Tech

Shira Ovide is a Bloomberg Gadfly columnist covering technology. She previously was a reporter for the Wall Street Journal.

In Silicon Valley, everyone wants to be Mark Zuckerberg. Company founders dream of corporate structures like those at Facebook, where Zuckerberg has ultimate control thanks to a special kind of stock that gives him 10 votes on corporate matters for every one vote of other shareholders. He can do almost whatever he likes with Facebook even though the public owns the majority of Facebook's stock.

About 6 percent of companies in the S&P 500 have this type of dual-class stock for one or more shareholders, according to Bloomberg data. These superpower stock arrangements are no more common in the tech industry, but they do tend to be prevalent among the younger generations of tech firms.

Superpower Shareholders
Founders of some prominent tech companies own a minority of their company's total stock but a majority of voting power thanks to special stock with outsized voting power
Source: company filings
Note: Ownership percentages as of each company's most recent annual proxy; doesn't reflect Facebook's new class of stock

My colleague Matt Levine has written eloquently about why superpower stock isn't necessarily a bad thing. Anyone who buys shares of Facebook or Google or LinkedIn knows that they will always be outvoted by Zuckerberg, Larry Page/Sergey Brin or Reid Hoffman. To some people, it is even preferable for a leader they trust to be immune from pesky shareholder demands that might damage the company in the long run. 

But there are points, particularly in a takeover, where the competing interests of a superpower controlling shareholder and regular stockholders can be the most exposed. Hershey shareholders for now are at the whim of a family trust that doesn't want to sell the company to Oreo owner Mondelez. An important partial sale of Viacom's Paramount movie studio is up in the air because it's unclear whether controlling shareholder Sumner Redstone is competent to make decisions. 

And a regulatory filing that describes how LinkedIn negotiated its $24 billion sale to Microsoft shows the awkwardness of dealing with a shareholder who both controls the company and serves on the board negotiating a deal for the benefit of all shareholders. 

Hoffman, LinkedIn's co-founder and chairman, owns about 11 percent of LinkedIn's stock but controls 53 percent of all votes thanks to his 10-for-1 voting stock. Hoffman initially told LinkedIn's board he preferred to sell the company for a mix of cash and stock because he would be hit with a huge tax bill for his LinkedIn equity -- worth $2.88 billion in the Microsoft takeover -- if the company sold exclusively for cash. At that point, according to the filing, Microsoft was bidding all cash though it was open to a cash-and-stock deal. The other bidder, Salesforce, was offering half cash and half stock.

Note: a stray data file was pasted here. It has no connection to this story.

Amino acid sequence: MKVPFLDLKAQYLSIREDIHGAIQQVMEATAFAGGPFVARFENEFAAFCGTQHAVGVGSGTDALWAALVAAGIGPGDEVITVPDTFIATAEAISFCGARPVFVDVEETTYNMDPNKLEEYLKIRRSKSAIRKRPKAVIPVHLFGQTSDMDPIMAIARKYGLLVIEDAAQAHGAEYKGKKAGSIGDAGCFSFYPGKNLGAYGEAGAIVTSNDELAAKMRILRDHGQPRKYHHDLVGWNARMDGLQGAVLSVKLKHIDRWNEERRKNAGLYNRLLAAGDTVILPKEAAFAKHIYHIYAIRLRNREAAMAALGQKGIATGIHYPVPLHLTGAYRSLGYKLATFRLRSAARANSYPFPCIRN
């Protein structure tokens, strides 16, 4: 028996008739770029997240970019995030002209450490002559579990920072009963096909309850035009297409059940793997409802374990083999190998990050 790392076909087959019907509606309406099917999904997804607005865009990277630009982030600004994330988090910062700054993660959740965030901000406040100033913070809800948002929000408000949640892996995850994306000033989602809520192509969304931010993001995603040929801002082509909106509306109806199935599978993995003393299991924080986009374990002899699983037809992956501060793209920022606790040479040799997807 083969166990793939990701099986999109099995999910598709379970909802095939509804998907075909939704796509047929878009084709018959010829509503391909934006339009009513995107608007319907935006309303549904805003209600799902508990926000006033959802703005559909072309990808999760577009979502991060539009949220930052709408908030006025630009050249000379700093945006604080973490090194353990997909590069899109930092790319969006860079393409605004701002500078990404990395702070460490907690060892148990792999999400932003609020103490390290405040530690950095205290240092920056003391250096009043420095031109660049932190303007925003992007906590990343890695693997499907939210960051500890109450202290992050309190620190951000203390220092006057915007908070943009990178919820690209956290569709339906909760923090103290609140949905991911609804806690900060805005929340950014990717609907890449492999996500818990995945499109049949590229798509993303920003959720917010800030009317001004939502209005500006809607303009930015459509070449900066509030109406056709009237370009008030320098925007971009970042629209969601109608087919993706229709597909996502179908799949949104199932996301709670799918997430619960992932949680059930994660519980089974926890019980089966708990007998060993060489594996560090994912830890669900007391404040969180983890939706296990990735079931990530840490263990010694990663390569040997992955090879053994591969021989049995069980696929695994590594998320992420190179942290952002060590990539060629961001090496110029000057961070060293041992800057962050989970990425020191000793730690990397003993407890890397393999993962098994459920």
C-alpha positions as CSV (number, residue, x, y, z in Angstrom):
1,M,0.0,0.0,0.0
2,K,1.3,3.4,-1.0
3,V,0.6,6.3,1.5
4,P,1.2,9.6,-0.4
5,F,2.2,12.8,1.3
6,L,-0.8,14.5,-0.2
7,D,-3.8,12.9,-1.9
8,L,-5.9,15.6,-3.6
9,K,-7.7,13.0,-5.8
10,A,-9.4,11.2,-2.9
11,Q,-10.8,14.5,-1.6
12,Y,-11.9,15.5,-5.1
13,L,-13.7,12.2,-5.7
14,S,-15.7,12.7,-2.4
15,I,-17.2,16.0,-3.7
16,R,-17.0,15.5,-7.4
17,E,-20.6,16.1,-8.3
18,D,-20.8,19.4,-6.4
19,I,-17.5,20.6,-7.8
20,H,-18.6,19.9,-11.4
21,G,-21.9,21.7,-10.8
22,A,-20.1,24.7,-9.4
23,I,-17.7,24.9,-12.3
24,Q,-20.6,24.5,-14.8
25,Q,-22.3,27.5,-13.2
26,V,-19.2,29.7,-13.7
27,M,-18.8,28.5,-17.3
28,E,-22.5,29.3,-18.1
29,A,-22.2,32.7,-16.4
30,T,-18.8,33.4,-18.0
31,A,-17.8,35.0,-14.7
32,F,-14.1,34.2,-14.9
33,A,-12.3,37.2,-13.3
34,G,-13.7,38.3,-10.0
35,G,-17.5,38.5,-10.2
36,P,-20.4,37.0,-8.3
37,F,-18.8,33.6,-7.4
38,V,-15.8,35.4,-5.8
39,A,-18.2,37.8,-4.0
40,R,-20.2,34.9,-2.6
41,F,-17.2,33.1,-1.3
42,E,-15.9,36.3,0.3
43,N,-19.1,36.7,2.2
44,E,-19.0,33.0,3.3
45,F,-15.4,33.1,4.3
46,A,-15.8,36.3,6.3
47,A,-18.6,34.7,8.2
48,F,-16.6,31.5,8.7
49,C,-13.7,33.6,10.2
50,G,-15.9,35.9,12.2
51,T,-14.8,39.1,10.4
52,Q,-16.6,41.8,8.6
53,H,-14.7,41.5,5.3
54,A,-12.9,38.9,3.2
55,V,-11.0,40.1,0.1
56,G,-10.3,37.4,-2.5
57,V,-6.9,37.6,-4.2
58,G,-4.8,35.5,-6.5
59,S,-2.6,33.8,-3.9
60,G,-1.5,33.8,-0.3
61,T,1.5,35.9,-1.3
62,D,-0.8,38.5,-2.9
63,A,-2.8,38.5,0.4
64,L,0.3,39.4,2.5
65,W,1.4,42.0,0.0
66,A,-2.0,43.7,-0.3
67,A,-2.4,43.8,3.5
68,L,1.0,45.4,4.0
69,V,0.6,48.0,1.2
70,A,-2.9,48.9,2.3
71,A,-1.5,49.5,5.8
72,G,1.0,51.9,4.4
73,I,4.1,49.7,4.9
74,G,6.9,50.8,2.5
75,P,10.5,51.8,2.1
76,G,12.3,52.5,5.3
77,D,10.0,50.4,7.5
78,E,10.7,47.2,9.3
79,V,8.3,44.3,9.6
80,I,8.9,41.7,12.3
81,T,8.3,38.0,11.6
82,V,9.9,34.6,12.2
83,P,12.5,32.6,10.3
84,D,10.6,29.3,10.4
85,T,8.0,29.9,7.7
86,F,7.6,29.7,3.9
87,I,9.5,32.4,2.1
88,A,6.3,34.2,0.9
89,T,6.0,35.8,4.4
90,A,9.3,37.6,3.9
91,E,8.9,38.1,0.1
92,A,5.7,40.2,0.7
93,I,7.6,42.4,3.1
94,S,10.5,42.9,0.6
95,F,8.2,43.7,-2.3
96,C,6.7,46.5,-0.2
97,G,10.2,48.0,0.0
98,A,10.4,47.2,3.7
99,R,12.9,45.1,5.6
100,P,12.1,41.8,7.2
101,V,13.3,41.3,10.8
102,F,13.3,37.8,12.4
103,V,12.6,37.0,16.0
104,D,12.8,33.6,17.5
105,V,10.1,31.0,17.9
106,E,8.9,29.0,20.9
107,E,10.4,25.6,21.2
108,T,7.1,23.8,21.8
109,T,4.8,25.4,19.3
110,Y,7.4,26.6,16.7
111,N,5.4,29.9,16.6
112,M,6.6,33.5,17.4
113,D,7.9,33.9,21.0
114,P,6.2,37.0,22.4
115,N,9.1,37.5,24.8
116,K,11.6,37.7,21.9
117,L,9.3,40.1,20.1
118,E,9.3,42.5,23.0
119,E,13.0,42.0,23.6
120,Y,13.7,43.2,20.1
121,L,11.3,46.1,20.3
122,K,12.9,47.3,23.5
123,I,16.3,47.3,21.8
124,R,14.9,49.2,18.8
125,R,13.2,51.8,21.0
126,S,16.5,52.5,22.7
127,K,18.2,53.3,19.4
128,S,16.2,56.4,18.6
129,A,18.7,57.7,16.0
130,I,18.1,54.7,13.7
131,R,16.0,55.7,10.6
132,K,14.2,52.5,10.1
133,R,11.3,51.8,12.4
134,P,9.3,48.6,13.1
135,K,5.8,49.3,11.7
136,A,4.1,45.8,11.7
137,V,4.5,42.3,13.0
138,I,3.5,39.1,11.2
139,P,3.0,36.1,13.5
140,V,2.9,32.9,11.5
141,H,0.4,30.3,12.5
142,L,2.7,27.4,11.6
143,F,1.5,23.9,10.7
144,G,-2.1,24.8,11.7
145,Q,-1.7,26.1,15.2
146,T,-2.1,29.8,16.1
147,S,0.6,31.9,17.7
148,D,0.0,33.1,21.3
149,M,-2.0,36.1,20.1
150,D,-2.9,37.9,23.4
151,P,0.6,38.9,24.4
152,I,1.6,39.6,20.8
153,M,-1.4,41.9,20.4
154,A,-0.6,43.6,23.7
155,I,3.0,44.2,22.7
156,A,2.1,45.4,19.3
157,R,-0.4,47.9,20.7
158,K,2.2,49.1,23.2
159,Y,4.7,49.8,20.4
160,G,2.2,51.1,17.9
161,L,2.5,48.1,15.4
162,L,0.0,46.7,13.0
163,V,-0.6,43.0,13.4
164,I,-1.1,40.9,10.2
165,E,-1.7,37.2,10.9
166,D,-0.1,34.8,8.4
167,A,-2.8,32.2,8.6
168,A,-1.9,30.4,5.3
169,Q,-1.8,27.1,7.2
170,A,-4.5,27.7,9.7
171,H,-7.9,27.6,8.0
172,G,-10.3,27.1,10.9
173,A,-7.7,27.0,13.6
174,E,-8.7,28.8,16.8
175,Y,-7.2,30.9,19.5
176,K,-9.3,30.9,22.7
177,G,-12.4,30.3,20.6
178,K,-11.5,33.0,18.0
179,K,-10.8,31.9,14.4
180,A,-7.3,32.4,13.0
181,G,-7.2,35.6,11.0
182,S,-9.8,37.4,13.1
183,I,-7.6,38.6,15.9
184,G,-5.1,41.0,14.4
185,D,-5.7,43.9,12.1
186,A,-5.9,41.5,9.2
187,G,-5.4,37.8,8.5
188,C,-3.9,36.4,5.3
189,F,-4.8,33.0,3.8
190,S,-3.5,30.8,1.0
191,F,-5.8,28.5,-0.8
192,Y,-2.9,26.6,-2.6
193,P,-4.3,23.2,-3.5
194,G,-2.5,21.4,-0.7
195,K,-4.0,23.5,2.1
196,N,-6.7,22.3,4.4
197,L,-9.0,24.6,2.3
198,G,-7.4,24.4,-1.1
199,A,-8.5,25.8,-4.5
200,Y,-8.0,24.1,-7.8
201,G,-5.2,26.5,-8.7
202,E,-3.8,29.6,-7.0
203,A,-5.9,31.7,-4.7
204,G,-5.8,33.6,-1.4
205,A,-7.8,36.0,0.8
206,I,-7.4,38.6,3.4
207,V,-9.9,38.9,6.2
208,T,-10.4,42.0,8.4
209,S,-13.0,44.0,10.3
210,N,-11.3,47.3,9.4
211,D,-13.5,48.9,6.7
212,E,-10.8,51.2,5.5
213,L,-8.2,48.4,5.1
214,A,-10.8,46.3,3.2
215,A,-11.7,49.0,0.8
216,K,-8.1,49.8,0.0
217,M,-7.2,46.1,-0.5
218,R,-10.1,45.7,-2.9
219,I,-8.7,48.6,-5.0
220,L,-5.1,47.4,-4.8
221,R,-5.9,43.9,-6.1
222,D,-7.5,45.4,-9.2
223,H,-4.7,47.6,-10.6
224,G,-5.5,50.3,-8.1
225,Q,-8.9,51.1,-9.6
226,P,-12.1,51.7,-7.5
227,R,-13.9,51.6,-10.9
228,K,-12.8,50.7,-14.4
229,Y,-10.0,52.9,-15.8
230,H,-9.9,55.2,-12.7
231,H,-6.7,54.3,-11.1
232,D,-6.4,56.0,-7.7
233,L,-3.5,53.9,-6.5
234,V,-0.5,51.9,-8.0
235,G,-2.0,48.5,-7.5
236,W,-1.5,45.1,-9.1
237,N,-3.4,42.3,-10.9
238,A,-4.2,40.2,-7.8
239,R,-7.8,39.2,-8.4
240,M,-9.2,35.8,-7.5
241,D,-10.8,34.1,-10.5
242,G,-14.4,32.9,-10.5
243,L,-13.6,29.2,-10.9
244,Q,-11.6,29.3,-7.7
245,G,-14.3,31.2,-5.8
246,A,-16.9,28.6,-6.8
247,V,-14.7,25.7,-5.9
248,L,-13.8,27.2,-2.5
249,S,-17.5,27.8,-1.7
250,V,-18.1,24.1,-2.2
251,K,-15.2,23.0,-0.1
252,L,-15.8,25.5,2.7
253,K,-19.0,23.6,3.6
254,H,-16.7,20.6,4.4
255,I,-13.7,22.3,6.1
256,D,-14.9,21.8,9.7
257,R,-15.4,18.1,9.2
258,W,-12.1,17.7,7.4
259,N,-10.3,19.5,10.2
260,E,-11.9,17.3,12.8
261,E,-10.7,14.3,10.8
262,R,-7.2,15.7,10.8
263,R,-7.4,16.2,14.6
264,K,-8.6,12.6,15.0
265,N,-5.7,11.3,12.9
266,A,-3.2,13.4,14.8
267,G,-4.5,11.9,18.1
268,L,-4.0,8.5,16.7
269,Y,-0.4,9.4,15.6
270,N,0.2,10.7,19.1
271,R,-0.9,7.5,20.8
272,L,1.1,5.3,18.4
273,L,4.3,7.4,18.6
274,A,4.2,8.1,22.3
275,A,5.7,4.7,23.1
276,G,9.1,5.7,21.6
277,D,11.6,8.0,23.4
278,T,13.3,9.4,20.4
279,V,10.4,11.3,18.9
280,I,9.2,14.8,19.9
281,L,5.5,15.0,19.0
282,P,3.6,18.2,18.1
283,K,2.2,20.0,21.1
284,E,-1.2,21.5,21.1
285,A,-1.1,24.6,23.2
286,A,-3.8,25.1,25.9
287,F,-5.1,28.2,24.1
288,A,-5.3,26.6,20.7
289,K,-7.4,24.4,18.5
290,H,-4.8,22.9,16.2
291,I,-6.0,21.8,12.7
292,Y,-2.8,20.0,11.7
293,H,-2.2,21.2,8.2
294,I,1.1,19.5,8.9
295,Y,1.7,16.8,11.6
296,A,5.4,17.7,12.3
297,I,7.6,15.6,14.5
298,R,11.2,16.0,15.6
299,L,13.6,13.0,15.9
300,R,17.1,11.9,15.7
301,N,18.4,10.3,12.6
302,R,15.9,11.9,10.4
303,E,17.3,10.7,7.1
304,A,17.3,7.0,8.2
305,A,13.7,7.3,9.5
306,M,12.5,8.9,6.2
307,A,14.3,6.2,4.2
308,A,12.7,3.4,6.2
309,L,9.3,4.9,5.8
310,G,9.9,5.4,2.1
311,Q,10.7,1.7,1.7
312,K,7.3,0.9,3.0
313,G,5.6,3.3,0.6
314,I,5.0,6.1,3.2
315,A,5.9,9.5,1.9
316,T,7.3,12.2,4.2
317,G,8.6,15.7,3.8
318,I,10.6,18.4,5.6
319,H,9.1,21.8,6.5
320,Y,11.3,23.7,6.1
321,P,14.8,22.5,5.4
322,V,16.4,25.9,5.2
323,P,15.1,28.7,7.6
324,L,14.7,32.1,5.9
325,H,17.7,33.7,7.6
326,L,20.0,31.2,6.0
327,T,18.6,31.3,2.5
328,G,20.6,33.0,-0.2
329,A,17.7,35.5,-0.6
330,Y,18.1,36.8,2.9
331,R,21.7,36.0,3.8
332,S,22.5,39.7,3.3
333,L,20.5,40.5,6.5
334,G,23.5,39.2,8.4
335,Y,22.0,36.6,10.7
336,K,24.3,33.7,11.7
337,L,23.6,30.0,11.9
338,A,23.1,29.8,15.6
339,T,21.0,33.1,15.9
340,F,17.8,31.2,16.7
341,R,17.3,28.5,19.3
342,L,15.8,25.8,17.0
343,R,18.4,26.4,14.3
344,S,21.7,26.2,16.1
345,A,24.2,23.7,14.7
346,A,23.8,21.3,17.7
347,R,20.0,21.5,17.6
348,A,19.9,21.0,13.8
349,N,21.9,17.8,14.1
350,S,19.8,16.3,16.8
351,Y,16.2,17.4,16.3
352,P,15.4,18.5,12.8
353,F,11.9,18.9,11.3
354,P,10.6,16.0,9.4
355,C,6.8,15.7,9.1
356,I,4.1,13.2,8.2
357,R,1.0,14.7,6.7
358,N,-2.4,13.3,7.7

Wounded Prey
Microsoft first broached a LinkedIn takeover on Feb. 16, at a point when LinkedIn shares were 59 percent below a November high
Source: Bloomberg

It's legal for controlling shareholders like Hoffman to look out for their own financial interests in a sale. But it's also a point where his interests didn't necessarily align with those of other LinkedIn stockholders. Investors who owned a piece of a high-growth, high-valuation internet company like LinkedIn probably wouldn't be keen on receiving shares of slower-growing Microsoft. Hoffman and his giant tax bill had a different set of considerations. Hoffman changed his mind eventually and acquiesced to an all-cash deal.

Hoffman also added an extra wrinkle in the final stretch of takeover discussions when he declined to sign a draft contract requiring him to vote his LinkedIn stock for the Microsoft takeover. He said signing a share-voting agreement would trigger a dissolution of his special voting control. Presumably that could have put him in a bind if the sale to Microsoft fell through.

Microsoft wanted voting agreements from Hoffman and LinkedIn CEO Jeff Weiner. Their refusal was understandable, but it meant LinkedIn lost a potential bargaining chip it could have traded for sweeter deal terms from Microsoft. It's impossible to know the effect of the trade-off, and it's clear LinkedIn's board pushed Microsoft hard for the best possible price.  

In the end, everything worked out, which shows boards are capable of looking out for all shareholders, not just the founder with outsized power. But the LinkedIn deal negotiations do show the potential risk shareholders take when they buy into a company with dual-class stock. Giving up power as a shareholder may seem like a fair trade-off, but the shareholder silent majority should always consider how their interests may clash with the shareholder superpower in a sale. 

This column does not necessarily reflect the opinion of Bloomberg LP and its owners.

  1. Salesforce is identified only as "Party A" in the regulatory filing. 

  2. Such voting agreements are standard, and it was more crucial in the LinkedIn case because Hoffman's shares alone are enough to approve the deal. LinkedIn is scheduling a shareholder election to vote on a sale to Microsoft, but the outcome is a fait accompli. 

  3. LinkedIn stockholders may want to send fruit baskets to Salesforce CEO Marc Benioff. He wouldn't take no for an answer and kept offering more and more even after LinkedIn agreed to exclusive sale negotiations with Microsoft, according to the regulatory filing. His aggressive bidding drove up the sale price by roughly $2 billion or more. 

To contact the author of this story:
Shira Ovide in New York at sovide@bloomberg.net

To contact the editor responsible for this story:
Daniel Niemi at dniemi1@bloomberg.net